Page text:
And while no one is commenting on a terror angle,  with the shocking news that an Austrian and an Italian supposedly on board the flight were never on board, but had their passports stolen in South East Asia and someone used their passports to board this flight, no one is ruling it out either. Reports speak of a security failure at Kuala Lumpur since details of the Italian's passport were available on an Interpol database, but Malaysian authorities did not check it and hence the flyer on the stolen Italian passport was allowed to go through unhindered.

A bomb might cause a sudden catastrophic structural failure leaving the crew no time to react or send a mayday call. If this--and this is complete speculation at this stage--is what happened, it might be similar to what happened on 23 June 1985 to Air India Flight 182, a Boeing 747-200 named after Emperor Kanishka where a bomb placed by Sikh separatists blew up the aircraft at 31,000 feet off the Irish coast resulting in a loss of 329 lives. In the case of AI 182 and the 1988 bombing of PanAm 103 over Lockerbie the method used was similar with bags containing explosives and timers used for detonation. No passenger accompanied either bomb because back then airlines would fly with all passenger luggage if a passenger did not board. But now, in case of a no-show at the boarding gate, airlines remove the passenger's luggage, which means that anyone with similar intentions would have to be a suicide bomber.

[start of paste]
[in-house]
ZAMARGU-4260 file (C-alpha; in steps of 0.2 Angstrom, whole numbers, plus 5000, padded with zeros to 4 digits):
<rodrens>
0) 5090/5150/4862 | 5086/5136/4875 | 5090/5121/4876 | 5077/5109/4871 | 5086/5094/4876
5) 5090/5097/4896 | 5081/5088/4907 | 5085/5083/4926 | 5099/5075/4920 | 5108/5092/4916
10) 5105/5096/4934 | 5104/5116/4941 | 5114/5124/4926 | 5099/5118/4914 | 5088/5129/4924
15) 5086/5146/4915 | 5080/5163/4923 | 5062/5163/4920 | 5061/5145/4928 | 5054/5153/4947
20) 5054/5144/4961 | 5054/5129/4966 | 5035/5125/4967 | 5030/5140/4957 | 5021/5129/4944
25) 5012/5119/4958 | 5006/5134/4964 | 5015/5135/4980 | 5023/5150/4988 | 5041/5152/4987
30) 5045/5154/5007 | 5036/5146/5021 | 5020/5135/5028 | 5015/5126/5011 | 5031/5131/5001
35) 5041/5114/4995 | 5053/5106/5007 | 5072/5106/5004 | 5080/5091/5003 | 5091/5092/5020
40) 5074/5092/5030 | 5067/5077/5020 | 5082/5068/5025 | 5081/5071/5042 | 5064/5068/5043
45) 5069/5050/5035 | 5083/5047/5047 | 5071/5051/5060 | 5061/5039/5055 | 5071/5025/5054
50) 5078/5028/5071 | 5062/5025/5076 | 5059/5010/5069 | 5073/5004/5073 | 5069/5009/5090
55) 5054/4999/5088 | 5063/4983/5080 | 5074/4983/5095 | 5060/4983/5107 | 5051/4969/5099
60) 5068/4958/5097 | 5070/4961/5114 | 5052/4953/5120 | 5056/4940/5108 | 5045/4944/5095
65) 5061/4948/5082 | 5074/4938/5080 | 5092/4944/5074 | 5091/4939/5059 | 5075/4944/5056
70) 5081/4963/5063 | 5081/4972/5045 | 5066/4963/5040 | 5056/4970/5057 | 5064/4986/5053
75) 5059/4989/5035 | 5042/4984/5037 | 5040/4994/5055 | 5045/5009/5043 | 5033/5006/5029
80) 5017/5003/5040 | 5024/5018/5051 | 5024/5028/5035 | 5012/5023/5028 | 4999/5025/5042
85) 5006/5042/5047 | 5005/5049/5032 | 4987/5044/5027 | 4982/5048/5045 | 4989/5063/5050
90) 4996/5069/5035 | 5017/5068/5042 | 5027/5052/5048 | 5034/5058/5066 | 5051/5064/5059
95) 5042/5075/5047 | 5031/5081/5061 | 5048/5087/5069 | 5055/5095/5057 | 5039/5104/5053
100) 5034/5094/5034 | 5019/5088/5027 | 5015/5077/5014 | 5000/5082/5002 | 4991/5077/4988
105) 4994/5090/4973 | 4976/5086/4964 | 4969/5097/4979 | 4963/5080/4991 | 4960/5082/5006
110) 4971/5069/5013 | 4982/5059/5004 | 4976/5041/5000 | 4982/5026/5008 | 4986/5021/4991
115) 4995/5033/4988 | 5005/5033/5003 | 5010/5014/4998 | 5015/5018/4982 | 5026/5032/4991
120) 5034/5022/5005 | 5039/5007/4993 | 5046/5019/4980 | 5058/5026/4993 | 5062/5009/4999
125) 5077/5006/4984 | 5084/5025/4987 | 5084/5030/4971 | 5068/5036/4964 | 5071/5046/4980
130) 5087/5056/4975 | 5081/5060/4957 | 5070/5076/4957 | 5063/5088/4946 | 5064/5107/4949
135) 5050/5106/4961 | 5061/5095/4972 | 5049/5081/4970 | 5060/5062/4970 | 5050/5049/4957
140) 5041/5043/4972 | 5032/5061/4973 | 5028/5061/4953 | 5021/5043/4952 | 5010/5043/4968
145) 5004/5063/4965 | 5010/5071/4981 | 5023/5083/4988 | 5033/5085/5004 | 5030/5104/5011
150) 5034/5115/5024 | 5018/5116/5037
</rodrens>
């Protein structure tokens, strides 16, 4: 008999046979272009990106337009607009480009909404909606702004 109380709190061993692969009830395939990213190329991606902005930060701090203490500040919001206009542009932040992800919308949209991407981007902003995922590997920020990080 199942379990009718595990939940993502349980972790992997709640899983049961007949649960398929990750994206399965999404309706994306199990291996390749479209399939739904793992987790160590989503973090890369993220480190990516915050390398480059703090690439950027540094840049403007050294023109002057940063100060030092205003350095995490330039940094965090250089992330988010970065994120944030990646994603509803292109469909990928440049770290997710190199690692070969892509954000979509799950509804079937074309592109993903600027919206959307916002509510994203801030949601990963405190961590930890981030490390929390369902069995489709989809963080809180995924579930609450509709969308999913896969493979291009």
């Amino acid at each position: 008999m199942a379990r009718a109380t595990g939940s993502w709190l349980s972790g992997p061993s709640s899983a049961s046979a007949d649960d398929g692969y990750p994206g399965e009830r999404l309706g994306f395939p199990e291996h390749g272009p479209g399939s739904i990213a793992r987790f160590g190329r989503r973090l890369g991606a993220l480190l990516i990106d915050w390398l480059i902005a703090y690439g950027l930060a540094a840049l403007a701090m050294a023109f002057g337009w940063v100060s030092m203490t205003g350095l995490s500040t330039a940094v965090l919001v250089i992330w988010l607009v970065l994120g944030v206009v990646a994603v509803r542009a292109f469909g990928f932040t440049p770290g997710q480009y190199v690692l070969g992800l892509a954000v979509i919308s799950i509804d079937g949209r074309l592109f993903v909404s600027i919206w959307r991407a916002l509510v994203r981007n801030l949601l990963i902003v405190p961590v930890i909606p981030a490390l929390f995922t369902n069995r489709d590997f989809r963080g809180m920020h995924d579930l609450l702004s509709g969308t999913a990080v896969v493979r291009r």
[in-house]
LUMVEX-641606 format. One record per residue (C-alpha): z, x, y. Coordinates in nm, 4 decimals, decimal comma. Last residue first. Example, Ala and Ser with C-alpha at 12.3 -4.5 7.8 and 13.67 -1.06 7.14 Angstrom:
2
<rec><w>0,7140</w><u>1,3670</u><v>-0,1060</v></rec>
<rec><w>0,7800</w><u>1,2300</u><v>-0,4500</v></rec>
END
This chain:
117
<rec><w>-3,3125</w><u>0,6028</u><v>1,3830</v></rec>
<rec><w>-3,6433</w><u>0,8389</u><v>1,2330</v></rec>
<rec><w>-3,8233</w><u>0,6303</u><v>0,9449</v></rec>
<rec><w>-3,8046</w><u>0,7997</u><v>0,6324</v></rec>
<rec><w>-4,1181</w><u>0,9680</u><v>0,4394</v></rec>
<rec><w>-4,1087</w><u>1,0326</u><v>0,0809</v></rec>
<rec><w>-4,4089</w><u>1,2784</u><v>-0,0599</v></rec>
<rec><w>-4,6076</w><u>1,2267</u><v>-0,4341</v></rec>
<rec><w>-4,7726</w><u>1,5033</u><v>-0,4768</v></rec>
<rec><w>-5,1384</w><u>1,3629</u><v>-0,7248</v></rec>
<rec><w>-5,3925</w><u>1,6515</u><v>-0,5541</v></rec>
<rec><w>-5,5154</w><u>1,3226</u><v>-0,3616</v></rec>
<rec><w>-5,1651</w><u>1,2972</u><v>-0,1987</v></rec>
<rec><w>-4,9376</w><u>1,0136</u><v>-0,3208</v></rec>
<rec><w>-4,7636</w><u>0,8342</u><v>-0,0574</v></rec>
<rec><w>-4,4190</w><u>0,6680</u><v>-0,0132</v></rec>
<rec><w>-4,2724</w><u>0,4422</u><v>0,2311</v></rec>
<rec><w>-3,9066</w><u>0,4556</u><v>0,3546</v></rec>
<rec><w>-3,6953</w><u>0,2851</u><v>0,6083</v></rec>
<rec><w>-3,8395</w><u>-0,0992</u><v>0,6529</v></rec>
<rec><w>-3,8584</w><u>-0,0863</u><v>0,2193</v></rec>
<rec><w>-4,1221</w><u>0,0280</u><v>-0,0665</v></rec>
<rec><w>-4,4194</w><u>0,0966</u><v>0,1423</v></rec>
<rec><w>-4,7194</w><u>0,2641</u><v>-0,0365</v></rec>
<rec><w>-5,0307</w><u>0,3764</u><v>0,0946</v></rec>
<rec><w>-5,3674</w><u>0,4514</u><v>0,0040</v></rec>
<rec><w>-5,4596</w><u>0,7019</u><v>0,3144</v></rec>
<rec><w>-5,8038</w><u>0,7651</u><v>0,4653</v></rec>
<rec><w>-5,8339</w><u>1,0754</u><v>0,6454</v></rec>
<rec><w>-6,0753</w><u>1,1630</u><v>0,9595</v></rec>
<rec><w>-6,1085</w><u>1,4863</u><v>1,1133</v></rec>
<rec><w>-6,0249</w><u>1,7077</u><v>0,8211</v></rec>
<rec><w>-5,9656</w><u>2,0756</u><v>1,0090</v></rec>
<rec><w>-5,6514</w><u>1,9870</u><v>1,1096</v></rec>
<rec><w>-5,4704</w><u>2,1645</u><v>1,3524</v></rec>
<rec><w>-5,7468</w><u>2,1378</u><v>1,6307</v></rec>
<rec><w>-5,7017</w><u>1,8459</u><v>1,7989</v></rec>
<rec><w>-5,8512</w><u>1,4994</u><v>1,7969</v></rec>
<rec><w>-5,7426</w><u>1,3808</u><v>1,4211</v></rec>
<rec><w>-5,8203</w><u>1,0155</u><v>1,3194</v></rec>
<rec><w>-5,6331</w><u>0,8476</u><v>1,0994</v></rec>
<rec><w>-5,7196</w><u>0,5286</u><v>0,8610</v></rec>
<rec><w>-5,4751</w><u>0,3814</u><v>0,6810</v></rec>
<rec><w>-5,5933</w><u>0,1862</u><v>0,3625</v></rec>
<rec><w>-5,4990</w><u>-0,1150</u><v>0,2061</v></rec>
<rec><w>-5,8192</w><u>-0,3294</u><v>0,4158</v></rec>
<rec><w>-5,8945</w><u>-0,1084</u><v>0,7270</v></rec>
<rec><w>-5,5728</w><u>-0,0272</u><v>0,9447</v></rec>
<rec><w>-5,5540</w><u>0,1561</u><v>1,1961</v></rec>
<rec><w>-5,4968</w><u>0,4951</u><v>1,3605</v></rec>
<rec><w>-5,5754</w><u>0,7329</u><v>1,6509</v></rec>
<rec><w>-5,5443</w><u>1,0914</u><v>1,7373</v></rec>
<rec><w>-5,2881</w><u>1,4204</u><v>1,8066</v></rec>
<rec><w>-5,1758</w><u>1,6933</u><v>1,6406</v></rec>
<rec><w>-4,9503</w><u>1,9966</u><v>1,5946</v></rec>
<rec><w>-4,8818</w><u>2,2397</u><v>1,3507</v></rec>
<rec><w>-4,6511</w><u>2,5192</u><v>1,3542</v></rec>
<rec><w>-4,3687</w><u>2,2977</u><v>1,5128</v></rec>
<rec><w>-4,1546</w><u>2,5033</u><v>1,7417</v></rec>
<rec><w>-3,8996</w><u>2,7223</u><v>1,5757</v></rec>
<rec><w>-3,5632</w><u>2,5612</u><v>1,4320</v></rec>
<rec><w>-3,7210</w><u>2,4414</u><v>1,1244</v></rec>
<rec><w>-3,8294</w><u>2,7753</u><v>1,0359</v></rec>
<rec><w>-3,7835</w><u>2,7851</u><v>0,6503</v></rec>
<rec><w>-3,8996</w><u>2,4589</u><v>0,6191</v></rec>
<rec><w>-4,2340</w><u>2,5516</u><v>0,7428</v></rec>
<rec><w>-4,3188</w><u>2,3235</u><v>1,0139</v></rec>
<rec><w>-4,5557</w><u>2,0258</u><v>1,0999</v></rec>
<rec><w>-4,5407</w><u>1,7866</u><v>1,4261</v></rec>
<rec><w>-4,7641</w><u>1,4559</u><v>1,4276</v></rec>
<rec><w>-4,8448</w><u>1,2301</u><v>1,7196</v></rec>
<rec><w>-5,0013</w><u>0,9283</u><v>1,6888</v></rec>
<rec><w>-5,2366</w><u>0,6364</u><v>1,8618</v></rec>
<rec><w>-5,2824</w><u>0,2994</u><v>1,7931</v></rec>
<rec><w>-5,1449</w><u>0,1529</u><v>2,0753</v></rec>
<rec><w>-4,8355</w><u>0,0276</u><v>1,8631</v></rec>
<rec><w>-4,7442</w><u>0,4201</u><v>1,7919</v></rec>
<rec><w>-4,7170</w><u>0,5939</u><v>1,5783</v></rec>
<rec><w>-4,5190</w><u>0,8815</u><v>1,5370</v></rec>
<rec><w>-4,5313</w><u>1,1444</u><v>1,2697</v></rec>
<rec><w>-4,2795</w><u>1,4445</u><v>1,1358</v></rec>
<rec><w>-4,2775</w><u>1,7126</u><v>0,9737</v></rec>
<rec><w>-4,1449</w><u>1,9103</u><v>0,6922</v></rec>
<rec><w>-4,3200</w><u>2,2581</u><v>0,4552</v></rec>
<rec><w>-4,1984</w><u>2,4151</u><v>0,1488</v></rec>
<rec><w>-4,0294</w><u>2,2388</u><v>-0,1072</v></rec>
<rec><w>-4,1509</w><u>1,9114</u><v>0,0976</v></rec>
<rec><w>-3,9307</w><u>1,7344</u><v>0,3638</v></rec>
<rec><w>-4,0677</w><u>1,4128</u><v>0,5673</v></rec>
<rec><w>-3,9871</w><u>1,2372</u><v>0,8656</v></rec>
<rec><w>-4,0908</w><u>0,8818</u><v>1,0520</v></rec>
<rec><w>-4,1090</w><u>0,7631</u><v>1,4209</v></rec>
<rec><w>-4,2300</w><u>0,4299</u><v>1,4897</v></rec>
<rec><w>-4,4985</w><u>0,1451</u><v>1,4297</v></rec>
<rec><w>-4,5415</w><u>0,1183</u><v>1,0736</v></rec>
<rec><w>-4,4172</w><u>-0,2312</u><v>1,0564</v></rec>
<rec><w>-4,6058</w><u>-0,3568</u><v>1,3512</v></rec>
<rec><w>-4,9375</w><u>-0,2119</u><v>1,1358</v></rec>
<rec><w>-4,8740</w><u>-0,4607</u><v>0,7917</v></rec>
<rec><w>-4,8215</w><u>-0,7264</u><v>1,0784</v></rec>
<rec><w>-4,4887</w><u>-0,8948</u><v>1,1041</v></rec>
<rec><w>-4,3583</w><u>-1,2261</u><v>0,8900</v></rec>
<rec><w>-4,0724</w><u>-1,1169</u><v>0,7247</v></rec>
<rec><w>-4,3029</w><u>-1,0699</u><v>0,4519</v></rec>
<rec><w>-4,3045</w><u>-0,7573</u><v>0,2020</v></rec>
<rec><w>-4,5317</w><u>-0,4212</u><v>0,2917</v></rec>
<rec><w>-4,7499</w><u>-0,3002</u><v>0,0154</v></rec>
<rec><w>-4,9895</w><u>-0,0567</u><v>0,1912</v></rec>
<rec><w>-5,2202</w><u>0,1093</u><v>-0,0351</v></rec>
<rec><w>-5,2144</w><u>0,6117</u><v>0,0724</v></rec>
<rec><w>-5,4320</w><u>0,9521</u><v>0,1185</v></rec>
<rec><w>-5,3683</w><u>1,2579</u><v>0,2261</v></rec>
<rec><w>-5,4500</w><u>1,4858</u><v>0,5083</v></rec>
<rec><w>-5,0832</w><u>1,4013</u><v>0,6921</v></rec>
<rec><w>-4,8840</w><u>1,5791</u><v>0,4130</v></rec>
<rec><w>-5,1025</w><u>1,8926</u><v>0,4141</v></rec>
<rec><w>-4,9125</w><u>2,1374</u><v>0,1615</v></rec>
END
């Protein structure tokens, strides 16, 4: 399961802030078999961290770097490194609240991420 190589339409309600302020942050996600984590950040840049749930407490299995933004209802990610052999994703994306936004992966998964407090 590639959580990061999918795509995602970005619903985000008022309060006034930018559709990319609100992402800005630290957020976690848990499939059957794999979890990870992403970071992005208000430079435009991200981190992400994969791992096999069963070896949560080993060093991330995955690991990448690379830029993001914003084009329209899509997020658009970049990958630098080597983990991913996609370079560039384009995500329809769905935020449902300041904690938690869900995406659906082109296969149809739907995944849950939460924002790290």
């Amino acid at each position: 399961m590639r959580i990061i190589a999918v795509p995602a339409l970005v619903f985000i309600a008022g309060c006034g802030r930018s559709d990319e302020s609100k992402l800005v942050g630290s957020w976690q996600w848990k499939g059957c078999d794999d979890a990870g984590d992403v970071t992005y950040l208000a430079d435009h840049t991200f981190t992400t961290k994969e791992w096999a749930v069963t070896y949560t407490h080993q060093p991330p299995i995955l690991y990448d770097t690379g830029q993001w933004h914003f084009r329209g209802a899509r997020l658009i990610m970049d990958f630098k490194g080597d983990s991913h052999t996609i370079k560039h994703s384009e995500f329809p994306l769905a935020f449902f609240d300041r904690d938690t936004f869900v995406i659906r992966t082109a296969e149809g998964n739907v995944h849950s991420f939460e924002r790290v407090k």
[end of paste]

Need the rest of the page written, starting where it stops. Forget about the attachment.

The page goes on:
And since the traditional image we have of suicide bombers is with big vests laden with bombs, we often assume they would not get through airport security (even at airports with lax security), but small wearable bombs like shoe and underwear bombs using plastic explosives are increasingly worrying aviation security experts. Al-Qaeda has made two failed attempts on scheduled passenger flights till date. On 22 December 2001, Richard Reid tried to set off a shoe bomb on American Airlines Flight 63 but his amateurish attempt failed thanks to alert co-passengers and crew who noticed smoke as he tried to set off the bomb. And on Christmas day in 2009, Umar Farouk Abdulmutallab, a Nigerian citizen concealed plastic explosives in his underwear and tried to blow up Northwest Airlines Flight 253 but just like Reid failed to detonate the explosives properly, partially burnt himself, and was overpowered by co-passengers and crew.